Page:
íViva la Margarita!

The drink that changed the way we eat

There were a couple of striking-looking women sitting at the bar at Sabor, one of the trendiest restaurants in town. They were drinking some of the restaurant's signature frozen cocktails and talking about the Astros' prospects for next year. I ordered a pomegranate margarita and joined in the conversation. To make my drink, the spiky-haired bartender poured a couple of shots of inky-looking pomegranate concentrate into a stemmed cocktail glass. Then he added a large scoop of frozen margarita that looked like lemon sherbet.

When I stirred the slowly melting drink, it created a psychedelic pattern of purple and yellow swirls. Sitting there on the bar, the margarita was as mesmerizing as a lava lamp. And when I picked it up and drank it, it created a head-numbing rush of slushy, exotic fruit flavors with a nice tequila jolt.

I ordered some red snapper ceviche, the women got some guacamole and we all agreed that Roger Clemens was not coming back.

The Margarita -- the drink that changed the way we eat
Daniel Kramer
The Margarita -- the drink that changed the way we eat
"You've got to have Tex-Mex margaritas and chips and salsa in the Montrose," says Sabor owner Jon Paul.
Daniel Kramer
"You've got to have Tex-Mex margaritas and chips and salsa in the Montrose," says Sabor owner Jon Paul.

The upscale margaritas at Sabor come with those classic complimentary cocktail accompaniments, a basket of tortilla chips and a bowl of hot sauce -- only at Sabor, the chips are made from flour tortillas and the salsa is made with the finest roasted tomatoes. Sabor's menu includes such local favorites as fish tacos and Caesar salads. Then there's innovations such as lobster ceviche and duck carnitas.

"You've got to have the Tex-Mex margaritas and chips and salsa in the Montrose," Sabor's owner, Jon Paul, explains. "But I don't have queso -- I don't want to be 100 percent Tex-Mex."

Jon Paul is the former maitre d' at Tony's. After 16 years in the "prim and proper" world of fine-dining restaurants, he decided to do something "funner" when it came time to open his own place. "My concept is modern Mexican with some Tex-Mex thrown in," he says.

Drinks represent approximately 40 percent of the restaurant's revenue. "Mixed drinks are where you make your money," Jon Paul says. "A lot of my drinks are colorful, fruity drinks -- margaritas and mojitos. We don't sell much Scotch and water." The restaurant doesn't sell much wine, either.

After years of selling wine at a steep markup, Jon Paul shies away from this traditional revenue source for upscale restaurants. "You buy a bottle of wine at a restaurant for 80 dollars, and then you go to Randalls or Kroger and see the same wine for 30 dollars less, and you feel ripped off. There is no reason to gouge people," Jon Paul says.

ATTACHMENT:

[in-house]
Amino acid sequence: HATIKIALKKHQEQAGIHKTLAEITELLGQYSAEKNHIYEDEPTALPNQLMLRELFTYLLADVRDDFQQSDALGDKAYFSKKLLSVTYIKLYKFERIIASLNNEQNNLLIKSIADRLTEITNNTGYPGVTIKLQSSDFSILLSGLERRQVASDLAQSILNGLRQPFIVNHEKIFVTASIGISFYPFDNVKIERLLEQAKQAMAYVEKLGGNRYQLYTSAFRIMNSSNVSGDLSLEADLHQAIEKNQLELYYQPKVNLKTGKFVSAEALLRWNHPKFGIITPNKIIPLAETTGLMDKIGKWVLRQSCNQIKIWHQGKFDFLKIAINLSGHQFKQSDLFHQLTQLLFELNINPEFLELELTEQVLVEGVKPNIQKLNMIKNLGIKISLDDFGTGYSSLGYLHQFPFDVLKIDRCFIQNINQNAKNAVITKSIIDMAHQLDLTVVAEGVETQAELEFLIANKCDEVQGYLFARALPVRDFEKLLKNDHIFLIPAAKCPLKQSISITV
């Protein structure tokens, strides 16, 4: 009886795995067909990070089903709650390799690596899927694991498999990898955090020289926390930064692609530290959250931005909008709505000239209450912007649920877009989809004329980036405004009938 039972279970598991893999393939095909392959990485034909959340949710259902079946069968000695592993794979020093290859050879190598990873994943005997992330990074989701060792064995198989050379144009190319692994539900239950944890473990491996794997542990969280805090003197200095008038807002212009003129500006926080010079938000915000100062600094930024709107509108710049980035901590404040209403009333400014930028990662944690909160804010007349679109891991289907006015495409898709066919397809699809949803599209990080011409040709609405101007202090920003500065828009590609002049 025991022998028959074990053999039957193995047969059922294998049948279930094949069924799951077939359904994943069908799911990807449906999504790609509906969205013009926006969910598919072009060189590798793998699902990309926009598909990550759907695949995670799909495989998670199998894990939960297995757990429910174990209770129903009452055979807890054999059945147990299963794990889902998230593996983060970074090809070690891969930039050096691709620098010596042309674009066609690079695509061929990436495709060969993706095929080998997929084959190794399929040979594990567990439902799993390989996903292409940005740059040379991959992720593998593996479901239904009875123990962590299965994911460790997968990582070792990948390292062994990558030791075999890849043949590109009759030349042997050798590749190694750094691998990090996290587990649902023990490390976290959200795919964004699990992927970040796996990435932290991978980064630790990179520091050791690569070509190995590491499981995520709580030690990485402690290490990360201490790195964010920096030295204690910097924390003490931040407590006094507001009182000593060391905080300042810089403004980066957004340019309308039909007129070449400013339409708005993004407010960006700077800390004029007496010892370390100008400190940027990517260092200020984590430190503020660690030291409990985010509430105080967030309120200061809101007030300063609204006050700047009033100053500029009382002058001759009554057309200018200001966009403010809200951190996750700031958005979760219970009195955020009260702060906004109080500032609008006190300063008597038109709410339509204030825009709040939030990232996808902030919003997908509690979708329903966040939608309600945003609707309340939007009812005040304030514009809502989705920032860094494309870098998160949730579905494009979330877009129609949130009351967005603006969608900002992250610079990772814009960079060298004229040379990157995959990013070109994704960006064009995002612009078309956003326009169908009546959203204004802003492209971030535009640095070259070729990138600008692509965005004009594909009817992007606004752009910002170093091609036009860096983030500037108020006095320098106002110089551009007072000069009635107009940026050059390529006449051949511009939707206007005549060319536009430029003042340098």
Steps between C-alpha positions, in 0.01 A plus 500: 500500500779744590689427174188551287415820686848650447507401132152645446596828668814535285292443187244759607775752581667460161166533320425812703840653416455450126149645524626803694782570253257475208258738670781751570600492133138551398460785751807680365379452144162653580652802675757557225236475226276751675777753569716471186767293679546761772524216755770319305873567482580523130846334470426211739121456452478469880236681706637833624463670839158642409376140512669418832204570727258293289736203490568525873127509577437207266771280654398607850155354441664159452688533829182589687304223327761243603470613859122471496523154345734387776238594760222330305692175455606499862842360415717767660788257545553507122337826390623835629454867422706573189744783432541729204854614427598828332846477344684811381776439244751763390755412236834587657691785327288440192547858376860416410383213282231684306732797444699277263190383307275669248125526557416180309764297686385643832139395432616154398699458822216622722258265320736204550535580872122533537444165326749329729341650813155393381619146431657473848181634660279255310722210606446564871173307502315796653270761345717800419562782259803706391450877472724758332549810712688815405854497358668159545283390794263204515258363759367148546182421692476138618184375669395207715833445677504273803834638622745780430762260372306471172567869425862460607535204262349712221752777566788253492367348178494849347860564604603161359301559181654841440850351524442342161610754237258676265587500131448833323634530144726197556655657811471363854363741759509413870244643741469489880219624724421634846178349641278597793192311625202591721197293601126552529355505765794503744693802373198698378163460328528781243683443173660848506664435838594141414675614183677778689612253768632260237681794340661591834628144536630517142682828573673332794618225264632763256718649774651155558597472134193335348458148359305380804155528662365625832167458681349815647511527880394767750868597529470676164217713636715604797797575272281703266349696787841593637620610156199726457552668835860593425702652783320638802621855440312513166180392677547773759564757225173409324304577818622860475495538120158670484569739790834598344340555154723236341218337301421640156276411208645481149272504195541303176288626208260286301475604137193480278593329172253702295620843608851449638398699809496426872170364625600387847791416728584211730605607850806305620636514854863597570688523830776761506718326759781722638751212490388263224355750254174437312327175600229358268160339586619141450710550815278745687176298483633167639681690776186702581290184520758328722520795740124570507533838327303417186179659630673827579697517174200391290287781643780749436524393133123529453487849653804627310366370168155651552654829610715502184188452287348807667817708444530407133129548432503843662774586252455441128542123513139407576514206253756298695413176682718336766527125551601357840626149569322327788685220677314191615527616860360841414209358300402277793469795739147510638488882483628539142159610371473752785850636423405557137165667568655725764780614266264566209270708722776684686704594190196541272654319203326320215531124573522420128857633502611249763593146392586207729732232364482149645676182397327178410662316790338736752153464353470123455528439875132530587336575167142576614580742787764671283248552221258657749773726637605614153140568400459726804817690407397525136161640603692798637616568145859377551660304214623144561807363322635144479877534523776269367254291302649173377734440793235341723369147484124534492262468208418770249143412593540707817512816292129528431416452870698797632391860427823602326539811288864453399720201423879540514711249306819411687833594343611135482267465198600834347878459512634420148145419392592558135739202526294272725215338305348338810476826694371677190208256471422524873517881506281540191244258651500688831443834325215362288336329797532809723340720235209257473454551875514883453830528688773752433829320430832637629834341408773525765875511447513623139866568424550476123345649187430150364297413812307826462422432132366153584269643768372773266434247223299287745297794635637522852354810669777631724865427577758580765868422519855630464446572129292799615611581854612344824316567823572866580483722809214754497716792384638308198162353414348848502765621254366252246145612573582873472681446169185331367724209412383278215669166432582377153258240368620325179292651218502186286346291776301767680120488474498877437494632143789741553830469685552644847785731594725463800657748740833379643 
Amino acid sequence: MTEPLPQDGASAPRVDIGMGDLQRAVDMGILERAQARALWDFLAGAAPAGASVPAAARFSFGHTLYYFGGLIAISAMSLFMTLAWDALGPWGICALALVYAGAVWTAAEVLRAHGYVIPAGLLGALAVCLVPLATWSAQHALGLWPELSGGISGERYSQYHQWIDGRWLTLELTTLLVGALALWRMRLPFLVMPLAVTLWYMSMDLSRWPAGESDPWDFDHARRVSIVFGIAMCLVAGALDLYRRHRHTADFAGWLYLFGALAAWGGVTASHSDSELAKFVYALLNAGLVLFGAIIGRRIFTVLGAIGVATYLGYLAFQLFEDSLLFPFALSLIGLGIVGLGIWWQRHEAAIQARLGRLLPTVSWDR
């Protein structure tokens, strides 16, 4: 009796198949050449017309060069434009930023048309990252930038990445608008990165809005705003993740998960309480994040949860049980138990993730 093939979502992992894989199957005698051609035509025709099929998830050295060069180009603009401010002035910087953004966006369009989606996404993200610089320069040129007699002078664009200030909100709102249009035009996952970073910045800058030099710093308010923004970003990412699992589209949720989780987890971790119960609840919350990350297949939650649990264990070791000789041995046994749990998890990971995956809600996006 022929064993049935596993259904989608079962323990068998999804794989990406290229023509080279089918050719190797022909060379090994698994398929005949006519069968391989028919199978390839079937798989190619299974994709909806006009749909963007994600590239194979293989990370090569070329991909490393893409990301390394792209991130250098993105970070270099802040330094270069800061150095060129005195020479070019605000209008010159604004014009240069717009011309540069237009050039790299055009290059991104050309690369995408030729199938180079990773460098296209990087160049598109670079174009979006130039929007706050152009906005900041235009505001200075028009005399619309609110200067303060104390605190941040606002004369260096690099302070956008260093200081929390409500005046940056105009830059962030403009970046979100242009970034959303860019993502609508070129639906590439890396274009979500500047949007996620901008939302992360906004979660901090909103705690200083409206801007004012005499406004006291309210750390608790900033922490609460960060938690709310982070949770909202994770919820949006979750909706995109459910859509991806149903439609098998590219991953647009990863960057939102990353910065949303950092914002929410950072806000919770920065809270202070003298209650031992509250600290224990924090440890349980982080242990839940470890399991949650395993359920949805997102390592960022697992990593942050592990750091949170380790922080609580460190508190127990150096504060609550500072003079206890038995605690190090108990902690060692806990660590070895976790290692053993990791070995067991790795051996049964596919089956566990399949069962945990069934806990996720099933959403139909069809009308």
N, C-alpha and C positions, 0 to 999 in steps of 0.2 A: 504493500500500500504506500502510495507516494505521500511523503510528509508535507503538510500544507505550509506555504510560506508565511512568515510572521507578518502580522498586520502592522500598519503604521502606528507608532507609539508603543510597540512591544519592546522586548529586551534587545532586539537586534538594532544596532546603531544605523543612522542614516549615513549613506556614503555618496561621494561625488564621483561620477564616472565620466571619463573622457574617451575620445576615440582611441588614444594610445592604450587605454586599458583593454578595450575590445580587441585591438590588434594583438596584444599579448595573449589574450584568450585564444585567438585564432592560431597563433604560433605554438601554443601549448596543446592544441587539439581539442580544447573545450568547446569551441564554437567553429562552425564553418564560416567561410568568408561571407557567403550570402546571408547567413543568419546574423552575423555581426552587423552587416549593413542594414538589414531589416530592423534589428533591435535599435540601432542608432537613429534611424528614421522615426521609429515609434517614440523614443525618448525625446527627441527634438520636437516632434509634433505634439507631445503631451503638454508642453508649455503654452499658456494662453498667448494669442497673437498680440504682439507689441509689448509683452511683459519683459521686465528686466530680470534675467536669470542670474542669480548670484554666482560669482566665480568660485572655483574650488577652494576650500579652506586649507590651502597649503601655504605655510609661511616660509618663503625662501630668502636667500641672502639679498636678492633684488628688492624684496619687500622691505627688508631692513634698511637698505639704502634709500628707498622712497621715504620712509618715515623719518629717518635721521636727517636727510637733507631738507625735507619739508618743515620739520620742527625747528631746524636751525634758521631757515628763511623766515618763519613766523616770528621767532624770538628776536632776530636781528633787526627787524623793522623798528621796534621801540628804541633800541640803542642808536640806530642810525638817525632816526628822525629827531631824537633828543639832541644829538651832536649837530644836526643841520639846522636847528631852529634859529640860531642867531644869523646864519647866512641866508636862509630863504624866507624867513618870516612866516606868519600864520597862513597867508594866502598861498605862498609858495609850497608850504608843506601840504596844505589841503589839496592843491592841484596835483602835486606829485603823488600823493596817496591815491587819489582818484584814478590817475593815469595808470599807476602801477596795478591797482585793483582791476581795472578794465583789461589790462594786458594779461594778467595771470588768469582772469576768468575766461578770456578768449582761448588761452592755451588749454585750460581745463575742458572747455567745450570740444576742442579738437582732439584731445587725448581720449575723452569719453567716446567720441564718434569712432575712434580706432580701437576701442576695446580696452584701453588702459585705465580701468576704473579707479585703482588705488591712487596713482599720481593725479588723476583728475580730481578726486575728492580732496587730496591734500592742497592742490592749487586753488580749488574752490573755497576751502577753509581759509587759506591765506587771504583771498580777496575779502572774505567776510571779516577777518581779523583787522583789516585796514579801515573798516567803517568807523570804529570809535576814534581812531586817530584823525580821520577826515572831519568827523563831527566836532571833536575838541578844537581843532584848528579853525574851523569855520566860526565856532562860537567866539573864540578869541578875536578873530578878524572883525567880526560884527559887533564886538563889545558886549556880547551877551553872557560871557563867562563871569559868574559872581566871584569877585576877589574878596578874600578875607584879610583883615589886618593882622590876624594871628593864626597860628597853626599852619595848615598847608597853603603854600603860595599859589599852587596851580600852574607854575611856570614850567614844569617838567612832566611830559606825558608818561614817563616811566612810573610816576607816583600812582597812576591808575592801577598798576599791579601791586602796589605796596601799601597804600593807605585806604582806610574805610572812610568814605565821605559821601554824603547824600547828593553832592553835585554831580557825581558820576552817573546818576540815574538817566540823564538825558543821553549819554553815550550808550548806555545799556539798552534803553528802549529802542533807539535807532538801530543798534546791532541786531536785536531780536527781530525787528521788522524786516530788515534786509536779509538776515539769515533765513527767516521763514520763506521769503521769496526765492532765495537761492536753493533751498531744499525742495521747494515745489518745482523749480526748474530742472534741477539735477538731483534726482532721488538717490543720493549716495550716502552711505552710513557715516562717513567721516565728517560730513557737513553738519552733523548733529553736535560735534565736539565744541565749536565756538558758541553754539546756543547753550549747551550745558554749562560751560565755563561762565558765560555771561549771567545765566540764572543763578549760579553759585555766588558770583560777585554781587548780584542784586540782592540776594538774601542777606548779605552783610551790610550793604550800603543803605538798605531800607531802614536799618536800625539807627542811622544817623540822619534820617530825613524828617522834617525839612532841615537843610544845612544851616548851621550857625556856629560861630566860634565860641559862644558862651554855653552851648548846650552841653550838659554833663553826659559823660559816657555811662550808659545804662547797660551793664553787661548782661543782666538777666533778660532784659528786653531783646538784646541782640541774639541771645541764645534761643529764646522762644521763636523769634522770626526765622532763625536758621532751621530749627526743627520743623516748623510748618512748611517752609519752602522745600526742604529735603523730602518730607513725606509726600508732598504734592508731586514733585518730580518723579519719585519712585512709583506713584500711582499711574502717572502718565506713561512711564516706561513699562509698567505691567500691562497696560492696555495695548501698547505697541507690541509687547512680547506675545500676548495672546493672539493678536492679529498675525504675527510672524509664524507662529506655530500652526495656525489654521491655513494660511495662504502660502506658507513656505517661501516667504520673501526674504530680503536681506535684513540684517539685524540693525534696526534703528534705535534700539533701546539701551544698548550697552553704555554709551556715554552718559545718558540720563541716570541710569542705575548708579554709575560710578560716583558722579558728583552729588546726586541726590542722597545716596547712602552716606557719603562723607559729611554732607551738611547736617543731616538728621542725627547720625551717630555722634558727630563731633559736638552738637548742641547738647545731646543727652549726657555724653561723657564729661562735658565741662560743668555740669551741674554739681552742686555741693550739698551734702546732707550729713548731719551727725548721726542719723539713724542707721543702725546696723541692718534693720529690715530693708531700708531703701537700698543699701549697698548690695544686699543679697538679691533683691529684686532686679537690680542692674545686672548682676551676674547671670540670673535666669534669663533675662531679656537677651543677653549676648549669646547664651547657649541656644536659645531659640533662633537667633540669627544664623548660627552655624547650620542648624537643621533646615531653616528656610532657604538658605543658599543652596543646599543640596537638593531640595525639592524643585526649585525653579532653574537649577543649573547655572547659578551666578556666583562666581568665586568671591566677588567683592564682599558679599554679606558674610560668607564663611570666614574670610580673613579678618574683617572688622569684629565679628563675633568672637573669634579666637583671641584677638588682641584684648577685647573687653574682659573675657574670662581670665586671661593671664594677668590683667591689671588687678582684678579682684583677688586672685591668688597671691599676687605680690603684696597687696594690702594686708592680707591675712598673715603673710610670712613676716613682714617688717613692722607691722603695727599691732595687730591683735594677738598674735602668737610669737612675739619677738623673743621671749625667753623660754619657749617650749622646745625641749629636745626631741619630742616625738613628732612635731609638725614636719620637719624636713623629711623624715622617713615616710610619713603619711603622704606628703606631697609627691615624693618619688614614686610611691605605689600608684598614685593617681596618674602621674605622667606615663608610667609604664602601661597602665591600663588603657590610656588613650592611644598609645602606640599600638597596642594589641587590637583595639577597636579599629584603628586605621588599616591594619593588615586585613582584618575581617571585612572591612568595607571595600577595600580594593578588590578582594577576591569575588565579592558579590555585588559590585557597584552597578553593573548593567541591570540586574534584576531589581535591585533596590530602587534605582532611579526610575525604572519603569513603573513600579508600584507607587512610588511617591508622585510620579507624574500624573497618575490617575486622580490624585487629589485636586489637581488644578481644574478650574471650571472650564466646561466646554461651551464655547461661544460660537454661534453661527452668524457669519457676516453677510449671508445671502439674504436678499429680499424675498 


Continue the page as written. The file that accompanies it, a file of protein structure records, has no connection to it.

In fact, the markup on mixed drinks is even higher than the markup on wine, but there's a difference. The bottle of wine you drink at a restaurant tastes the same at home -- exotic cocktails are hard to duplicate.

Latino food and cocktails dominate the casual dining market in Houston. The food may be Tex-Mex or modern Mexican, but the format is always the same -- a dining room that's laid out around a prominent central bar area. Call it the contemporary cantina, if you like.


A few days later and a few miles away, I had another frozen margarita at Chuy's on Westheimer. The pale green slush was so thickly frozen that the straw stood straight up in the center of the glass. I ate the first few bites the way you eat a snow cone, scooping off slush with my upper lip to create a mouthful. Chuy's margaritas are a Houston standard: potent, not too sweet and served in large glasses.

It was Chuy's "Green Chile Festival," when the restaurant roasts green chiles and offers a special menu featuring them. I got an item called "tuna tacos," which had two corn tortillas buried under a pile of lettuce, tomatoes and green chile salsa with two big filets of yellowfin tuna grilled medium rare on top. You had to eat some with a knife and fork before you could make a taco out of it, so maybe they should call it a taco salad. But the tuna was exceptional. What a surprise to see rare tuna at Chuy's!

The dish was designed by an old friend of mine named David Garrido, who joined Chuy's earlier this year after working for more than a decade as a chef at such landmark fine-dining establishments as Jeffrey's in Austin and Routh Street in Dallas. "I love fine dining, but you can't eat fine dining every day," he says.

"Anyway, developing new concepts for Chuy's is a lot more fun," he continues. "I am working on what I call a 'taco bar.'"

Does Garrido consider the concept a major restaurant trend in the making? "I think this is the next evolution of Texas food -- a bar with Mexican snacks; you don't even call it a restaurant anymore," he says.

Garrido, who coauthored the cookbook Nuevo Tex-Mexwith me, doesn't much care what you call his "taco bar" food. "Nuevo Tex-Mex, Modern Mexican, it doesn't matter what you call it," he says. "And don't get me wrong, at Chuy's there will always be a place for an old-fashioned combination plate covered with melted cheese. But there's also going to be a place for tuna tacos."

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